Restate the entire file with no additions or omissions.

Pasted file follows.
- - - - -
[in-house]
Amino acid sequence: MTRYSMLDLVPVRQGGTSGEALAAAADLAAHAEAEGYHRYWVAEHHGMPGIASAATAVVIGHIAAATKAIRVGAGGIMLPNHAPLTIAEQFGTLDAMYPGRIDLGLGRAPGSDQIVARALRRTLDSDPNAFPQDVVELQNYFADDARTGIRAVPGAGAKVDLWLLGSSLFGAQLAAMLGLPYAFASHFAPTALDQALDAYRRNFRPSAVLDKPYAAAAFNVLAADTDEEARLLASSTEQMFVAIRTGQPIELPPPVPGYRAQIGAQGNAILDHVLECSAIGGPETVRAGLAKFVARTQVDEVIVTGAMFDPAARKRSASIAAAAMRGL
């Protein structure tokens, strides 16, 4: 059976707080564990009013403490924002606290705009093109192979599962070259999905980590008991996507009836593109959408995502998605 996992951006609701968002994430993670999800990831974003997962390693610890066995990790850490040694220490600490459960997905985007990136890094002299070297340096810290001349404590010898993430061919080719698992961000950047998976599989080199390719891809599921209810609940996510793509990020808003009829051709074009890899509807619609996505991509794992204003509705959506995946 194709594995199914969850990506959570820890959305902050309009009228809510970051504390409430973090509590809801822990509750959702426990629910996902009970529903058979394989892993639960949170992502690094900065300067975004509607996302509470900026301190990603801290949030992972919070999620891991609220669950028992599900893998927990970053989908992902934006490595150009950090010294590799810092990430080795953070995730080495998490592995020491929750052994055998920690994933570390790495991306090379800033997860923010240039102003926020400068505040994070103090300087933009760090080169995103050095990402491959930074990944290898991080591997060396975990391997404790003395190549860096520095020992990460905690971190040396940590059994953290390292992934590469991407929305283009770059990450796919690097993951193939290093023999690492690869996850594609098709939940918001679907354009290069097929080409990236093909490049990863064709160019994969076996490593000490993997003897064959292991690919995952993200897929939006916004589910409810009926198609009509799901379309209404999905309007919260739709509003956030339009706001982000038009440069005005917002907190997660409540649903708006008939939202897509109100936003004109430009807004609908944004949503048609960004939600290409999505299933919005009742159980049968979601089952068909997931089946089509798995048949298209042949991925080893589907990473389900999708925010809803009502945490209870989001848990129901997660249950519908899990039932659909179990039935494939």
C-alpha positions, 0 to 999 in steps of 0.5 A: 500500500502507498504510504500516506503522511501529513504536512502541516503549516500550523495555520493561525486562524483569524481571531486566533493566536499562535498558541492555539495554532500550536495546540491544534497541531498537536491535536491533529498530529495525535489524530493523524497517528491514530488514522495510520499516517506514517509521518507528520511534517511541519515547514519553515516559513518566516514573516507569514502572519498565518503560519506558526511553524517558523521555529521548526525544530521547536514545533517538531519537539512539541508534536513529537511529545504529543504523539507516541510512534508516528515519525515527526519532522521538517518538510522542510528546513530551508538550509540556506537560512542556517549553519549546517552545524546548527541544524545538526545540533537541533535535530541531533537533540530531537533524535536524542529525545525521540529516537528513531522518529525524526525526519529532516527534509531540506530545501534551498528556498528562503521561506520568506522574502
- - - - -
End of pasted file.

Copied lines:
[in-house]
Amino acid sequence: MTRYSMLDLVPVRQGGTSGEALAAAADLAAHAEAEGYHRYWVAEHHGMPGIASAATAVVIGHIAAATKAIRVGAGGIMLPNHAPLTIAEQFGTLDAMYPGRIDLGLGRAPGSDQIVARALRRTLDSDPNAFPQDVVELQNYFADDARTGIRAVPGAGAKVDLWLLGSSLFGAQLAAMLGLPYAFASHFAPTALDQALDAYRRNFRPSAVLDKPYAAAAFNVLAADTDEEARLLASSTEQMFVAIRTGQPIELPPPVPGYRAQIGAQGNAILDHVLECSAIGGPETVRAGLAKFVARTQVDEVIVTGAMFDPAARKRSASIAAAAMRGL
């Protein structure tokens, strides 16, 4: 059976707080564990009013403490924002606290705009093109192979599962070259999905980590008991996507009836593109959408995502998605 996992951006609701968002994430993670999800990831974003997962390693610890066995990790850490040694220490600490459960997905985007990136890094002299070297340096810290001349404590010898993430061919080719698992961000950047998976599989080199390719891809599921209810609940996510793509990020808003009829051709074009890899509807619609996505991509794992204003509705959506995946 194709594995199914969850990506959570820890959305902050309009009228809510970051504390409430973090509590809801822990509750959702426990629910996902009970529903058979394989892993639960949170992502690094900065300067975004509607996302509470900026301190990603801290949030992972919070999620891991609220669950028992599900893998927990970053989908992902934006490595150009950090010294590799810092990430080795953070995730080495998490592995020491929750052994055998920690994933570390790495991306090379800033997860923010240039102003926020400068505040994070103090300087933009760090080169995103050095990402491959930074990944290898991080591997060396975990391997404790003395190549860096520095020992990460905690971190040396940590059994953290390292992934590469991407929305283009770059990450796919690097993951193939290093023999690492690869996850594609098709939940918001679907354009290069097929080409990236093909490049990863064709160019994969076996490593000490993997003897064959292991690919995952993200897929939006916004589910409810009926198609009509799901379309209404999905309007919260739709509003956030339009706001982000038009440069005005917002907190997660409540649903708006008939939202897509109100936003004109430009807004609908944004949503048609960004939600290409999505299933919005009742159980049968979601089952068909997931089946089509798995048949298209042949991925080893589907990473389900999708925010809803009502945490209870989001848990129901997660249950519908899990039932659909179990039935494939």
C-alpha positions, 0 to 999 in steps of 0.5 A: 500500500502507498504510504500516506503522511501529513504536512502541516503549516500550523495555520493561525486562524483569524481571531486566533493566536499562535498558541492555539495554532500550536495546540491544534497541531498537536491535536491533529498530529495525535489524530493523524497517528491514530488514522495510520499516517506514517509521518507528520511534517511541519515547514519553515516559513518566516514573516507569514502572519498565518503560519506558526511553524517558523521555529521548526525544530521547536514545533517538531519537539512539541508534536513529537511529545504529543504523539507516541510512534508516528515519525515527526519532522521538517518538510522542510528546513530551508538550509540556506537560512542556517549553519549546517552545524546548527541544524545538526545540533537541533535535530541531533537533540530531537533524535536524542529525545525521540529516537528513531522518529525524526525526519529532516527534509531540506530545501534551498528556498528562503521561506520568506522574502